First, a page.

BBC NEWS Americas Africa Europe Middle East South Asia Asia Pacific
BBCi NEWS   SPORT   WEATHER   WORLD SERVICE   A-Z INDEX     

BBC News World Edition
 You are in: Health  
News Front Page
Africa
Americas
Asia-Pacific
Europe
Middle East
South Asia
UK
Business
Entertainment
Science/Nature
Technology
Health
Medical notes
-------------
Talking Point
-------------
Country Profiles
In Depth
-------------
Programmes
-------------
BBC Sport
BBC Weather
SERVICES
-------------
EDITIONS
Friday, 13 December, 2002, 11:49 GMT
Christmas parties trigger colds
Woman with cold
The cold snap has increased suffering
The start of the Christmas party season could be partially to blame for a sharp rise in the numbers suffering from coughs and colds.

Figures show around six million Britons are currently afflicted.

Doctors believe a common lung virus could be largely to blame.

Many GPs and pharmacists have been inundated over the last week with patients suffering from a dry persistent cough and two-day fever.

You have parties, and people are closer to each other, so you're more likely to catch the virus

Dr Douglas Fleming, RCGP
But there is little doctors can do to help.

Antibiotics do not work against viruses, and the best advice is to stay warm and drink plenty of fluids.

Christmas stress

Data from the annual cold and flu scale, which collates information from doctors, schools, pharmacists and employers to measure infection rates, shows around 15% of the population has a respiratory infection.

Dr Douglas Fleming, director of the Royal College of GPs' research unit, told BBC News Online: "We always see a surge in cases in December.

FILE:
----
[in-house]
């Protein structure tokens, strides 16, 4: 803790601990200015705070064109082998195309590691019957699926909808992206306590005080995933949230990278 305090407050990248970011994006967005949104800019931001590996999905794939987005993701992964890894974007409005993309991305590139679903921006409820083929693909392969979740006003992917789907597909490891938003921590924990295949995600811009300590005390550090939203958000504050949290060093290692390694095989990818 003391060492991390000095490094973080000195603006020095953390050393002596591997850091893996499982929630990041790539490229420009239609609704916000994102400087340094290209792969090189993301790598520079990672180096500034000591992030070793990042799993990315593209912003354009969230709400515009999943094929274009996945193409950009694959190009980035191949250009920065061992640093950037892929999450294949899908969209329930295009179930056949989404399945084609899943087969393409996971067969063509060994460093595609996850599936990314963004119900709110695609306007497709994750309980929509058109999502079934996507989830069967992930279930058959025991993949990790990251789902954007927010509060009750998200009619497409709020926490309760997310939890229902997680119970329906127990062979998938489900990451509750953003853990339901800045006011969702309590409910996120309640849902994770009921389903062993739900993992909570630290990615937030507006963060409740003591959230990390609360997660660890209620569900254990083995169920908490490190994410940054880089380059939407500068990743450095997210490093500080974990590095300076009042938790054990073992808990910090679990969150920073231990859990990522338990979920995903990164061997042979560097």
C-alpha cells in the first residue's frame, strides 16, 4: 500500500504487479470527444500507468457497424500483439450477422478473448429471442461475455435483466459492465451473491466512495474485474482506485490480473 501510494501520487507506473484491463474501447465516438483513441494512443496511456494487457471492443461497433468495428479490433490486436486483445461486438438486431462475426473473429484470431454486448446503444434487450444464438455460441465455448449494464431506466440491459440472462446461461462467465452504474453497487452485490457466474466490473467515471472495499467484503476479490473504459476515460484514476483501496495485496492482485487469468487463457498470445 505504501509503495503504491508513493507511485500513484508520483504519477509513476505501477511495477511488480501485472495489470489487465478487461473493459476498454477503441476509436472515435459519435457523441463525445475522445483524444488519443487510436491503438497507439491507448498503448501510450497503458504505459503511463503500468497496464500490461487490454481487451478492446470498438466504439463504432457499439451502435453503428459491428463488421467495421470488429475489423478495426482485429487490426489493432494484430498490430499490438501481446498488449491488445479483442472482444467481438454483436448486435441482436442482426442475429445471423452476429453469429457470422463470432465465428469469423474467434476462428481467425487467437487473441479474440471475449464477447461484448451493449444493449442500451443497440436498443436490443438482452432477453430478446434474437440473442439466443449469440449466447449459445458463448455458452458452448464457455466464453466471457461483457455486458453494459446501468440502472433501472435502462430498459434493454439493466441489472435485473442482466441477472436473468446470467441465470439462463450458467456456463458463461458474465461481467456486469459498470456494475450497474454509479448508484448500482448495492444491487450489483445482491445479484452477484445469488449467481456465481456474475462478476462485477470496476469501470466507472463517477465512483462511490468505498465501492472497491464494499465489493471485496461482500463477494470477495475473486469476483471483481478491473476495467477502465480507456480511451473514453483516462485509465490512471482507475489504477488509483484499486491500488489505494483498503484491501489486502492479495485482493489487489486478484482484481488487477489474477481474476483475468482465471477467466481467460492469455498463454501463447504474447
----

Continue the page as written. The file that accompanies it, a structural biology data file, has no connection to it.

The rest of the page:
"It may have something to do with the weather.

"It may be something to do with the spread of respiratory infection in children at this time of year."

The main virus responsible is thought to be respiratory syntactical virus which causes obstruction and inflammation of tiny airways in the lungs.

Sufferers will have a runny nose, an ear infection and a mild fever which develops into breathlessness, rapid breathing and a strong, dry cough.

It is usually a fairly minor condition, but young babies and the elderly can be affected more severely.

Time off work?

Dr Fleming warned parents should watch out for: "If you've got a young child with a respiratory illness and a troublesome cough, and they are not taking fluids adequately and has breathing problems."

He said for adults the party season helps the virus spread.

"It doesn't make it worse, but what is true is that you have parties, and people are closer to each other, so you're more likely to catch the virus."

But he said the recent cold snap was unlikely to be directly responsible for the rise in cases because the effect would be more delayed.

He said people with a virus should exercise common sense.

"You should try to avoid close contact.

"As far as work is concerned, if someone's running a significant temperature, they shouldn't go to work.

"You should bother your GP if you have breathing difficulties, but not for a cold or a mild fever."

See also:

11 Jan 02 | Health
03 Nov 01 | Health
05 Aug 02 | Health
14 May 02 | Health
Internet links:


The BBC is not responsible for the content of external internet sites

Links to more Health stories are at the foot of the page.


E-mail this story to a friend

Links to more Health stories

© BBC ^^ Back to top

News Front Page | Africa | Americas | Asia-Pacific | Europe | Middle East |
South Asia | UK | Business | Entertainment | Science/Nature |
Technology | Health | Talking Point | Country Profiles | In Depth |
Programmes